A Time to Speak

prophet“And now, Lord, take note of their intimidations intended to silence us. Grant us, Your servants, the courageous confidence we need to go ahead and proclaim Your message while you reach out Your hand to heal people…” Acts 4:29,30

I get confused sometimes.

My heart pounds with empathy as suffering weeps in silence. I reach out to touch the wound that’s not mine to touch. And my fingers linger on the scar as I long for healing to flow forth.

The job of Savior is already taken. 

And I get intimidated sometimes.

Responding to hurt and binding up wounds is often easier than opening up my mouth to proclaim abrasive truth.

Do you follow? I want to be the healer instead of the prophet.

“Christan, you need to stop bringing home your clients’ angst,” a friend told me, the social worker hoping to save my corner of the world. Years ago, I had a 14 year-old client whose story came home with me everyday… whose fragments felt like my own brokenness, for I tried to piece them together in my mind all night long. I stayed awake night after night thinking and pondering and carrying a shame that wasn’t mine to hold. I still think of her.


“Is now the time, Lord — the time when You will reestablish Your kingdom in our land?” (Acts 1:6) Fresh from witnessing the resurrection, Christ’s friends were still feeling oppressed… still feeling taken advantage of… still wanting a political hero to rescue them from Rome… still full of fear at what they might find just around the corner.

Have you waited incredibly long to be rescued?
Have you yearned and longed while injustice rips through the flag of freedom over and over, tearing it to shreds?

“Here’s the knowledge you need: you will receive power when the Holy Spirit comes on you. And you will be my witnesses, first here in Jerusalem, then beyond to Judea and Samaria, and finally to the farthest places on earth.” Acts 1:7-9

You will speak and reflect Me among what’s familiar
…and among people and cultures just a tad bit different
…and with those whom you fear and scorn and judge
…and with those you’ve never even thought of before.
That’s what you need to know for now.
You’ll open your mouth.
You’ll speak truth without fearing what others think.
You’ll boldly proclaim My love for those right in front of you,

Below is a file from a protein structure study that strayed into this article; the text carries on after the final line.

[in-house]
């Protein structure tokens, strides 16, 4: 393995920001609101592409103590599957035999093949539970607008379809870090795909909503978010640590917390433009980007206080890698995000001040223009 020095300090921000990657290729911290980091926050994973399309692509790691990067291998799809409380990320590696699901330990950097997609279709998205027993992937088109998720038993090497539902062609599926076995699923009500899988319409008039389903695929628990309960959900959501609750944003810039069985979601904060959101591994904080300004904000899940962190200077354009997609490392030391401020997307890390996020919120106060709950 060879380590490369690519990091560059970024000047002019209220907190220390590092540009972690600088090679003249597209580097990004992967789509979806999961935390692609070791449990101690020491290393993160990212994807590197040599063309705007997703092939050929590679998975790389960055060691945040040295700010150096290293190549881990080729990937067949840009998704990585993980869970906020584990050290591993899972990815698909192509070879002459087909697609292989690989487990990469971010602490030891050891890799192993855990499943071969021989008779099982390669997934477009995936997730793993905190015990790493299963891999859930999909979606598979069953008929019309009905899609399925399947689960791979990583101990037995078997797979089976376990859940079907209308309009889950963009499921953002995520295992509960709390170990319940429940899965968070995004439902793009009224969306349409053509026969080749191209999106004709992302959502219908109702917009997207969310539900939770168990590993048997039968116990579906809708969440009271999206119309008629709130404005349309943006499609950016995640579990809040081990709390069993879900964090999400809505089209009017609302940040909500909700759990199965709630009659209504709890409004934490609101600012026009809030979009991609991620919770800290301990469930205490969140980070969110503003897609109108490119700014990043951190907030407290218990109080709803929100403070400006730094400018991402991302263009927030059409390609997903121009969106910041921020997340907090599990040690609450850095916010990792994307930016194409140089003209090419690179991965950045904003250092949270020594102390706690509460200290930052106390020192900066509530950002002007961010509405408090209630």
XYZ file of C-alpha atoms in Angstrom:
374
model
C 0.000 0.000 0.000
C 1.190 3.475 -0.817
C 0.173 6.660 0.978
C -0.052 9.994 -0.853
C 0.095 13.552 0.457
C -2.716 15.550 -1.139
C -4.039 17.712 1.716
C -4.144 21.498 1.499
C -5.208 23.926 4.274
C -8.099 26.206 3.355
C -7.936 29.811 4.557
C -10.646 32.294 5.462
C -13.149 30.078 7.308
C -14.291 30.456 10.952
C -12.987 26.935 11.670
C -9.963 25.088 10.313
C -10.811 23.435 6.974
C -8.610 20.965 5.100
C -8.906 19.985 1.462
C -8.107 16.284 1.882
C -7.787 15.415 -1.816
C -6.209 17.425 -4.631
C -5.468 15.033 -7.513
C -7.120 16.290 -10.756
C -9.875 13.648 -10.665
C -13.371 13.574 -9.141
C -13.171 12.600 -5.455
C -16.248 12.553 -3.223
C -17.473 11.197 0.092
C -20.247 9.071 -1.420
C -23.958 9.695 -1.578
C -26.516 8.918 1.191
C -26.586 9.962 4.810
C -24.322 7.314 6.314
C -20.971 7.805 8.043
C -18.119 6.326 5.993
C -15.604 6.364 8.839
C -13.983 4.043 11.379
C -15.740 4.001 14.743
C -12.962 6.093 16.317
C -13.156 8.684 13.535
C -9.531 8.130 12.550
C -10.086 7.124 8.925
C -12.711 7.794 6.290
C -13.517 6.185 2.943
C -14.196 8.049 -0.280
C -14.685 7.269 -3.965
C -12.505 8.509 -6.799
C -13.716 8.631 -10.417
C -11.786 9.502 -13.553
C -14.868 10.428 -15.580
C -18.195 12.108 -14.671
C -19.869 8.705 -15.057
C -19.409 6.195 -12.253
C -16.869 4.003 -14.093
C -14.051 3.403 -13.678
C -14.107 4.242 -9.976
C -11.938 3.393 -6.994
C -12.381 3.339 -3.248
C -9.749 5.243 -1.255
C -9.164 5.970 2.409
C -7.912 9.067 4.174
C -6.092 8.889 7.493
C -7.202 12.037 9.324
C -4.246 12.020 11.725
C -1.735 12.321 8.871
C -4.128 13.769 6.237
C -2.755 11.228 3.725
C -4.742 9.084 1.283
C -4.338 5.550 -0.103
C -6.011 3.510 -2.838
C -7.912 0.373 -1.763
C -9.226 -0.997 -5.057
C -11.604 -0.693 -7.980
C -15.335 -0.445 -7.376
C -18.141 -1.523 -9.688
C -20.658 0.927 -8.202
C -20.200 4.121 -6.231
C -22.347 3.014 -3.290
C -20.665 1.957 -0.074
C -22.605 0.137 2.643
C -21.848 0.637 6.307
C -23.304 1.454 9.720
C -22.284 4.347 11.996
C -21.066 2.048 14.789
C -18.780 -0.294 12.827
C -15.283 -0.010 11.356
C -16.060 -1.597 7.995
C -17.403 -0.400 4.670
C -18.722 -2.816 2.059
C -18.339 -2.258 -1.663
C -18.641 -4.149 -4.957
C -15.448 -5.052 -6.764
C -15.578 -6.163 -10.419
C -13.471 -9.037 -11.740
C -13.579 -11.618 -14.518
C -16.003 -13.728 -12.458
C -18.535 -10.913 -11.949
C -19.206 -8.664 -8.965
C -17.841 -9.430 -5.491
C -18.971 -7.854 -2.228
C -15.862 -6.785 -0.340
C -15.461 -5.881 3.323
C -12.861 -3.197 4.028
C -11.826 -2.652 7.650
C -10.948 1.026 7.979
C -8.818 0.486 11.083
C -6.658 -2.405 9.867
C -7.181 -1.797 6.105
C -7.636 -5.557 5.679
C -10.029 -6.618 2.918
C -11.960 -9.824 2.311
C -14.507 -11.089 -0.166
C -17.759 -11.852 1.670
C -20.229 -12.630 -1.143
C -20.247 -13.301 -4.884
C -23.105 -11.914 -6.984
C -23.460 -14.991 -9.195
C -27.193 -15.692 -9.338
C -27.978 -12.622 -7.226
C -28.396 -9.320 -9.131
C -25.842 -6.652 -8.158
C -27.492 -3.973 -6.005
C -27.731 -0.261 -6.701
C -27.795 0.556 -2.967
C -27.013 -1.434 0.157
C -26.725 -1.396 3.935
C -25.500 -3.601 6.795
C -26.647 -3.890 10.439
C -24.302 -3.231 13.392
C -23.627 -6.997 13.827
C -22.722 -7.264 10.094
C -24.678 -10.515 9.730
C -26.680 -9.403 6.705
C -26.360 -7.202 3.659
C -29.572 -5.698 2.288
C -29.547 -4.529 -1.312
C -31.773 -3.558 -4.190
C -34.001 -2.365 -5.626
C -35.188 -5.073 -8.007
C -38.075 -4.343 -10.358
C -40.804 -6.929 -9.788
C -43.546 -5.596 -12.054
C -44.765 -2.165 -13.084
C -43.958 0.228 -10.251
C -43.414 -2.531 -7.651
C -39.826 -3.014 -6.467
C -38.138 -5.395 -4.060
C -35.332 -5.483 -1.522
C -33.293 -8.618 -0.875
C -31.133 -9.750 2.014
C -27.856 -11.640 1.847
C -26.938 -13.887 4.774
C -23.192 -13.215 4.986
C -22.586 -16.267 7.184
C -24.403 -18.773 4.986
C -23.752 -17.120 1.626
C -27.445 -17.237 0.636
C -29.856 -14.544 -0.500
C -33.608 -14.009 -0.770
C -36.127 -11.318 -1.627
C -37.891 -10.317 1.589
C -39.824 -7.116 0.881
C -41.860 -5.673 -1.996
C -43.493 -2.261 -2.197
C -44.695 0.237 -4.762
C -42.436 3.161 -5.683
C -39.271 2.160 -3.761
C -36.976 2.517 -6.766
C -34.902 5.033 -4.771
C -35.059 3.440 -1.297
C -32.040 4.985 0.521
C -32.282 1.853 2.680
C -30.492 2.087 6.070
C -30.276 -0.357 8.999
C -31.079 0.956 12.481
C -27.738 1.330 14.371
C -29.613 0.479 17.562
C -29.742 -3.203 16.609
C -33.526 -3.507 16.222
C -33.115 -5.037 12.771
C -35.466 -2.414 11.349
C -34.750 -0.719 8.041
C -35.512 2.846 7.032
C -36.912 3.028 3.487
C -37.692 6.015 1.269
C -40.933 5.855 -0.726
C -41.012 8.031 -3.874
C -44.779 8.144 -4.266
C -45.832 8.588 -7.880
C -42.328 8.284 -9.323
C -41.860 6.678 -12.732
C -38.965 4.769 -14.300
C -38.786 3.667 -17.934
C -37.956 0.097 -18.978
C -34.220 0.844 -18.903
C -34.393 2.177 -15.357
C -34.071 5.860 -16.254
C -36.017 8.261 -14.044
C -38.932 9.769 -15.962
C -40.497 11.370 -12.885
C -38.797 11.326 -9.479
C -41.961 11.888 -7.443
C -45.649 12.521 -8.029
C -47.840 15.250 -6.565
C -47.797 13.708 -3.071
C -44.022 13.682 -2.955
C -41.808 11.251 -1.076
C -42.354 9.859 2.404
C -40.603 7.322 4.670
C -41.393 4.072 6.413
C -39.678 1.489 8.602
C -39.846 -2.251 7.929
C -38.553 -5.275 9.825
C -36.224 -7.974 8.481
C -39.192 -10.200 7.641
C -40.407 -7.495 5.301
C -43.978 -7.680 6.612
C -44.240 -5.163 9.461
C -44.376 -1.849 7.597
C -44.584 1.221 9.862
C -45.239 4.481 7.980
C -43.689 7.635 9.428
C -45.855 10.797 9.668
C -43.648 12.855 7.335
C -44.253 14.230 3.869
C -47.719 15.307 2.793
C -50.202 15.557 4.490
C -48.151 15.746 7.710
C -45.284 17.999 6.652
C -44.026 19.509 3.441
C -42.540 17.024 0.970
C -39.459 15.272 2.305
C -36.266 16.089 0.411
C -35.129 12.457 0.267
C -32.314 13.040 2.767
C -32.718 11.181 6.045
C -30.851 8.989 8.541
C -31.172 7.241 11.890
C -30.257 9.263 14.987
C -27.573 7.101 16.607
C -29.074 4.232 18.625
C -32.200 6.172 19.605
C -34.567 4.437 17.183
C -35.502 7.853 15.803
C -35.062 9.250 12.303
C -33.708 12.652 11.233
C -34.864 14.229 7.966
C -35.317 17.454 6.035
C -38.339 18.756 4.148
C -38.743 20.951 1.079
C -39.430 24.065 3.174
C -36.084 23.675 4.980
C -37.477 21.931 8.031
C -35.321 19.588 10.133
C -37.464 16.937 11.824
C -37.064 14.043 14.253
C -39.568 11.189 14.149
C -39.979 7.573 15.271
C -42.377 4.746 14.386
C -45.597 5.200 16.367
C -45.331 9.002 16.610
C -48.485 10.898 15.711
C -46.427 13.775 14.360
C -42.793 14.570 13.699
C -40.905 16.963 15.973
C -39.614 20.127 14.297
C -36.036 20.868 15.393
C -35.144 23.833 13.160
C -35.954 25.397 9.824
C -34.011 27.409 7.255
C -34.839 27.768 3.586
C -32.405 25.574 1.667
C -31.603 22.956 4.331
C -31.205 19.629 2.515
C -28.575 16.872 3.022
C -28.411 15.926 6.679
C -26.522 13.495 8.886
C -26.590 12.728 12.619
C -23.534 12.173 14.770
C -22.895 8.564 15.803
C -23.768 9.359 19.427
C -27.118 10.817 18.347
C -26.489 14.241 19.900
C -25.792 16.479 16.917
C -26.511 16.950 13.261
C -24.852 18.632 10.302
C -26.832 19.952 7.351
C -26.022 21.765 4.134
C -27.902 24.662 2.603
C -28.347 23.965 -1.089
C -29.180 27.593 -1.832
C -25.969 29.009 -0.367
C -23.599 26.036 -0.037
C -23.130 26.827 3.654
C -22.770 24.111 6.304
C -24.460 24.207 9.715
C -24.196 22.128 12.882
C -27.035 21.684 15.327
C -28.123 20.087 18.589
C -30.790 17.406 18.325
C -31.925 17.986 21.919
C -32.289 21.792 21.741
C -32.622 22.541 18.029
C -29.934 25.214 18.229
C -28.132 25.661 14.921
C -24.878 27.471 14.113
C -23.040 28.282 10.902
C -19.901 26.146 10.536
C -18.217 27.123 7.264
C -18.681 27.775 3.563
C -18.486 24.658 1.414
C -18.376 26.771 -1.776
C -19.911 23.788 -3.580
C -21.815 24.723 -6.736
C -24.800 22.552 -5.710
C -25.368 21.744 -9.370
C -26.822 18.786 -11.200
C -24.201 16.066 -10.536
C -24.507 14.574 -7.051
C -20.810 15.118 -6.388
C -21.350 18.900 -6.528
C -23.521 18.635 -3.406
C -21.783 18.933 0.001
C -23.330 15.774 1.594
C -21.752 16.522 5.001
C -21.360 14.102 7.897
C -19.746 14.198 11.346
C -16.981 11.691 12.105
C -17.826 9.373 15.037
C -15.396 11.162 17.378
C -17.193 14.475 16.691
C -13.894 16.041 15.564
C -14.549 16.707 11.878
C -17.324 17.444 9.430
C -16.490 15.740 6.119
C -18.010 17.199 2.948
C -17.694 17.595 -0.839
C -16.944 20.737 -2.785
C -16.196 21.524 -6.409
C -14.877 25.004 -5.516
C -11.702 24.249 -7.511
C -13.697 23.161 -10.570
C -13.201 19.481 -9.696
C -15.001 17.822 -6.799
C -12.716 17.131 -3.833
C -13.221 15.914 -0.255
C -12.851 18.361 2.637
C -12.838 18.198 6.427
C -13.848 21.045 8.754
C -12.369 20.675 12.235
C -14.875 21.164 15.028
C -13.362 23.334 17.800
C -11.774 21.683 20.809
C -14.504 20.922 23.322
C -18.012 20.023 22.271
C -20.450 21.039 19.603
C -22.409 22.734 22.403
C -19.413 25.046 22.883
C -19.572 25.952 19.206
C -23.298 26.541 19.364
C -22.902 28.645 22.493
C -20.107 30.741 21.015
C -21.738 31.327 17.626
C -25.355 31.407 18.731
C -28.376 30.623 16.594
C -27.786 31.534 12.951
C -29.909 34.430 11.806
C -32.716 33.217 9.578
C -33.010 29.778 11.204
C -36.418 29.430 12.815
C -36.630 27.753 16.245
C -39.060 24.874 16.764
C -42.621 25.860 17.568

for those that don’t look like you, for those who make decisions you would never make, and for those you’ve forgotten about. (Acts 1:7-9 paraphrase)

“You will speak, and I will heal,” says the Maker of Heaven and Earth.

Oh. But I want to do the healing. I want to bind up the wounds and see brokenness transform before my eyes. I want to do something meaningful, and healing seems significant.

But the job of Savior is already taken.


Again…
“And now, Lord, take note of their intimidations intended to silence us. Grant us, Your servants, the courageous confidence we need to go ahead and proclaim Your message while you reach out Your hand to heal people…” Acts 4:29,30

I see the accusers pointing at me. I see their hate …and confusion …and fear. Everyone has a story that’s led them to today. But I will proclaim what’s real without intimidation. I will not wait in silence. I will open up my mouth and exchange shame for courage and proclaim a Gospel-driven message of love and wholeness. For now, I will speak.

And I’ll watch my Savior reach out His hand to heal those I love. I’ll see His hand with that deep, deep scar cover the wound. I’ll see Him touch the scars and bring a restoration I never could.

Wait for the Lord;
    be strong and take heart
    and wait for the Lord. Psalm 27:14

 

photo source | john sting, portugal

4 Ways to Uproot Bias

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It was quite a year: 2016 forced us to consider the refugee crisis… the #BlackLivesMatter movement… kneeling during the national anthem… a polarizing, words-heavy presidential campaign season. Yes, we saw numerous headlines forcing us into self-reflection, sometimes catching us off-guard, and we’re still reading similar headlines. What are our gut reactions to the latest stories? How did we get those opinions, and how did we get so confident in our views?

How did we get so… biased?

Five years ago, I conducted an interview with an African American woman on racism, and she kept redirecting the dialogue toward stereotyping. I’m finally beginning to understand why.